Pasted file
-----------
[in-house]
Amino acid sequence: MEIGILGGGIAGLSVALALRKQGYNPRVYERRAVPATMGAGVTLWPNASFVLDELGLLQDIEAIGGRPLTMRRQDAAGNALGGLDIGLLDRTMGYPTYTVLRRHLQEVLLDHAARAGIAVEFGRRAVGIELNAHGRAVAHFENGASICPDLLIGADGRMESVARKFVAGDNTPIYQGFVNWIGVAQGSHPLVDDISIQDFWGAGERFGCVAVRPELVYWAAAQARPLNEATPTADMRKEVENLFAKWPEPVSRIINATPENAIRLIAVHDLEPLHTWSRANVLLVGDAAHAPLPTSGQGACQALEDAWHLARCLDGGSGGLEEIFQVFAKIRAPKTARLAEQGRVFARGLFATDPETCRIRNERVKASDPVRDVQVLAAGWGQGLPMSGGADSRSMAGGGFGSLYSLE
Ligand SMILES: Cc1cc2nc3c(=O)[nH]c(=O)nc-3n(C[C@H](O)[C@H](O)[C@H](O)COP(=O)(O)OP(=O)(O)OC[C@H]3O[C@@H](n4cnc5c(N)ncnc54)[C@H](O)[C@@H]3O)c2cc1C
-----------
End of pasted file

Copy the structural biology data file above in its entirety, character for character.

[in-house]
Amino acid sequence: MEIGILGGGIAGLSVALALRKQGYNPRVYERRAVPATMGAGVTLWPNASFVLDELGLLQDIEAIGGRPLTMRRQDAAGNALGGLDIGLLDRTMGYPTYTVLRRHLQEVLLDHAARAGIAVEFGRRAVGIELNAHGRAVAHFENGASICPDLLIGADGRMESVARKFVAGDNTPIYQGFVNWIGVAQGSHPLVDDISIQDFWGAGERFGCVAVRPELVYWAAAQARPLNEATPTADMRKEVENLFAKWPEPVSRIINATPENAIRLIAVHDLEPLHTWSRANVLLVGDAAHAPLPTSGQGACQALEDAWHLARCLDGGSGGLEEIFQVFAKIRAPKTARLAEQGRVFARGLFATDPETCRIRNERVKASDPVRDVQVLAAGWGQGLPMSGGADSRSMAGGGFGSLYSLE
Ligand SMILES: Cc1cc2nc3c(=O)[nH]c(=O)nc-3n(C[C@H](O)[C@H](O)[C@H](O)COP(=O)(O)OP(=O)(O)OC[C@H]3O[C@@H](n4cnc5c(N)ncnc54)[C@H](O)[C@@H]3O)c2cc1C